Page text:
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The City Library replaces the former Naroznikkviivljotat that stood in the Uuniivrsitat district of the capital. The head librarian is Hr Kaarel Nuubøj.  It’s a position of some cultural significance.  Previous post-holders include the writer Juuri-Luukas Borkmanis and Viliim Bejr, former director of the Knigisbørg City Archive.  If Nuubøj is intimidated by his illustrious predecessors, he doesn’t show it. 

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A seemingly serious and studious young man, by evening, like some crepuscular creature in a gothic novel, Nuubøj undergoes a transformation.  In the bars of Vitomokol, he may be observed with his friends where he becomes merrymaker-in-chief.  He is inclined to give impromptu and heart-felt performances of famous ballads, all of which would astonish the library’s regular users.  He is also a skilled Latin dancer, engaging random women in the samba or rumba, given the slightest opportunity.  Not without reason, then, Nuubøj is a great admirer of the works of Wilde and Stevenson. 

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Hr Nuubøj has been interviewed extensively – some might say excessively – by both the External and Internal Agencies over the disappearance of Iivo-Jaan Knuutssendaal, former assistant librarian at the City Library and occupant of Compartment 19B-4.  The head librarian has stated repeatedly that he knows nothing whatsoever about the whereabouts of his subordinate or the circumstances concerning his departure.  He suspects that the Compartment of Arts is trying to sully his name, having taken exception to his Bohemian alter-ego. 

How would you know him if you saw him?  What did he look like, then, this Knuutssendaal?  Well, that’s rather hard to say, to recall precisely.  There are few photographs of him as an adult and those that do exist are either out of focus or taken from a distance.  He was tall, for sure, a little overweight, perhaps, and pasty-faced.  It’s not much, admittedly, but it’s all that we have to go on. 

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He’s been free for a number of weeks now, never staying in one place for more than a day, moving around by train.  Old habits die hard.  He has travelled many hundreds of kilometres, had his hair cut short, shaved off his beard and exchanged his spectacles for contact lenses.  As the train approaches the provincial railway station, he takes down his valise from the luggage rack (the manuscript is safe inside it) and pulls on his overcoat.  The brakes screech and the train jolts to a halt.  He steps down from the coach.  It’s shortly before noon and the sun blazes above the platform awning, immersing the station in shadow.  His eyes take a moment to adjust.  He looks either way along the platform.  The ticket hall and exit are to his left.  Four or five other passengers have disembarked and are heading in that direction.  And though he knows it looks suspicious, he can’t quite resist glancing over his shoulder.  There’s a railway inspector standing between him and the entrance to the ticket hall.  As he approaches, she holds up her right hand, addressing herself directly to him.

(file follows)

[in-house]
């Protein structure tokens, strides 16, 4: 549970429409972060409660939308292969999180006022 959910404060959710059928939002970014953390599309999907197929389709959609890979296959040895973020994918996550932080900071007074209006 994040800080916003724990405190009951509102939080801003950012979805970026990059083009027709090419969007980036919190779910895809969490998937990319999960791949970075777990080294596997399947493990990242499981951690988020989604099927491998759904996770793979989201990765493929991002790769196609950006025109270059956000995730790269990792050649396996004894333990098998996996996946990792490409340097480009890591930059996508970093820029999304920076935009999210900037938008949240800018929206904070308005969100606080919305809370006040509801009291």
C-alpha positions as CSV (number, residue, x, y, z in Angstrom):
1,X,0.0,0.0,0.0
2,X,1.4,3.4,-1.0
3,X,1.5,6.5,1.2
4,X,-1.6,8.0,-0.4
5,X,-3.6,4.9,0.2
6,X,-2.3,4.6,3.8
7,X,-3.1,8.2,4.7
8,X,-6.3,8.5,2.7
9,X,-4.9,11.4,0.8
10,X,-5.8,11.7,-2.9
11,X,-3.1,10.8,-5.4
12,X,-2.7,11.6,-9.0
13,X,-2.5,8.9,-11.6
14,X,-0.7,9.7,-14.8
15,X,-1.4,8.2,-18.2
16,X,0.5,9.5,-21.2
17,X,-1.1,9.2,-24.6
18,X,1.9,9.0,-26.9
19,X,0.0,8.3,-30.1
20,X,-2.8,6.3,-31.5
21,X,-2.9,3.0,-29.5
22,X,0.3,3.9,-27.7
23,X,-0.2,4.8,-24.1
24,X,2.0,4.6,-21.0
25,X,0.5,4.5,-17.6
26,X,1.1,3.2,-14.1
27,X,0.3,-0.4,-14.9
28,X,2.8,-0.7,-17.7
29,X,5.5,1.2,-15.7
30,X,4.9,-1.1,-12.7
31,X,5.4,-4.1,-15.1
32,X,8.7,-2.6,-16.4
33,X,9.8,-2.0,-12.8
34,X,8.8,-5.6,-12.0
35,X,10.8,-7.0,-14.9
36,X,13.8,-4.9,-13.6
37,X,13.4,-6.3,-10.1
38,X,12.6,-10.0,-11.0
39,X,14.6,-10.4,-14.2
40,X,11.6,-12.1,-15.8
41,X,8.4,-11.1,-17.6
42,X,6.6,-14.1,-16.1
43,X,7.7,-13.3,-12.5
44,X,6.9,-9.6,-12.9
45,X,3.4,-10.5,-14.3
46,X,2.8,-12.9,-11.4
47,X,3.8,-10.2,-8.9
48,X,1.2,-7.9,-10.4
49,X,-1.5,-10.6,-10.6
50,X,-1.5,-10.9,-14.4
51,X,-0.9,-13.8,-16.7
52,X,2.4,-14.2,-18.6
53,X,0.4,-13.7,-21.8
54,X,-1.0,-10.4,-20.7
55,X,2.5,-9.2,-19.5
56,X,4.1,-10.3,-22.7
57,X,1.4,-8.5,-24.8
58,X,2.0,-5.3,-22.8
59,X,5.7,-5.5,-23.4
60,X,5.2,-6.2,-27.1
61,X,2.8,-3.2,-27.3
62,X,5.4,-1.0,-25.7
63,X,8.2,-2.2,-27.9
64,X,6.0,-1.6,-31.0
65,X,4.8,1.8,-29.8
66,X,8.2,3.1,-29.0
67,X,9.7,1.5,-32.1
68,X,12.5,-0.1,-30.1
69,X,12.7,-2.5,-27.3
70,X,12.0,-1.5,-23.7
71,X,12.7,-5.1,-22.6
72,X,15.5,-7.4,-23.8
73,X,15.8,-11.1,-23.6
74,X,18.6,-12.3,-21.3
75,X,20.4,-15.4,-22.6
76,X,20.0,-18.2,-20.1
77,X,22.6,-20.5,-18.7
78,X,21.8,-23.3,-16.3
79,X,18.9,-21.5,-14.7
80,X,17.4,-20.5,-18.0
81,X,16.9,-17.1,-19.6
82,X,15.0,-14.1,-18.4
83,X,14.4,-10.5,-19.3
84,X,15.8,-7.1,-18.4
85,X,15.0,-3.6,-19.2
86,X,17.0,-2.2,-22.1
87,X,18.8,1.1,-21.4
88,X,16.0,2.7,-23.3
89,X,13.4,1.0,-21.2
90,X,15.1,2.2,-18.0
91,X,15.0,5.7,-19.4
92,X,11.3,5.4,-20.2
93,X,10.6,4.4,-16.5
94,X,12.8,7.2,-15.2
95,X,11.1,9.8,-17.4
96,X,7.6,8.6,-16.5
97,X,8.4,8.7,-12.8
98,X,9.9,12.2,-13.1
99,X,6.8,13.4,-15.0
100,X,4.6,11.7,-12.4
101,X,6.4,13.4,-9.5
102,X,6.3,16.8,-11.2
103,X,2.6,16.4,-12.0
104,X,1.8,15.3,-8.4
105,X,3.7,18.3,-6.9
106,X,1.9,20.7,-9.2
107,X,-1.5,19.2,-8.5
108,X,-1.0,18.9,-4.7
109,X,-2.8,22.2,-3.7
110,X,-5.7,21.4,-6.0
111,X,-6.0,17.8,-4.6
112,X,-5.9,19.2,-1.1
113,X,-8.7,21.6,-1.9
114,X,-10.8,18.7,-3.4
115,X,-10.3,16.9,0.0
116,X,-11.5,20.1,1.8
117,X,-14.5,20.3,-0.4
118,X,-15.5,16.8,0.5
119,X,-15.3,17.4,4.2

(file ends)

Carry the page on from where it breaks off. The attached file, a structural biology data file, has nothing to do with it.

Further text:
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‘Excuse me, sir.  May I see your ticket?

‘Of course.’

What does he have to hide?  It’s inside his wallet, in his left trouser pocket.  He puts down the valise, retrieves the ticket and passes it to the inspector.  She frowns at it.  The other passengers have all dispersed.  The station is deserted.  She looks him in the eye. 

‘Would you just step into the ticket hall for a moment, please, sir?’

Unnerved, he follows her.  It’s darker still inside the building.  He thinks about the cold metal object that he keeps in the inside pocket of his coat.  Two figures emerge from the gloom on either side of the hall – railway officials in peaked caps – exactly as he knew they would.  They’re wearing gunbelts.  It’s too late now.  They take an arm each, like old comrades. 

‘This way, please, mij haar,’ one of them says, as if some choice still remained in the matter. 

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Extract from work-in-progress and images of Biblioteca Luis Ángel Arango in Bogotá © PSR 2016

Travels in Sudamérica

30 Oct

I’ve travelled to three continents this year. I’ve just got back from South America. I stayed in Bogotá, capital of Colombia. I mentioned before the Colombian illustrator with whom I was going to work. Our collaboration continues. It’s all part of the creative process, the work of el escritor experimental. I am writing her narrative. She is illustrating my story. We’re planning to construct a dystopic graphic novel and to make people. But that’s all for the future. In the meantime, I’d like to share with you some of the scenes I saw in the city – all taken on my not-very-smartphone – and my remarkable command of Spanish.

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El teatro

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Una calle de la ciudad

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Un mural

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Una iglesia colonial

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Otra calle de la ciudad

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El perro

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Una iglesia gótica

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El patio de una casa colonial

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La ciudad moderna

All text and images © PSR 2016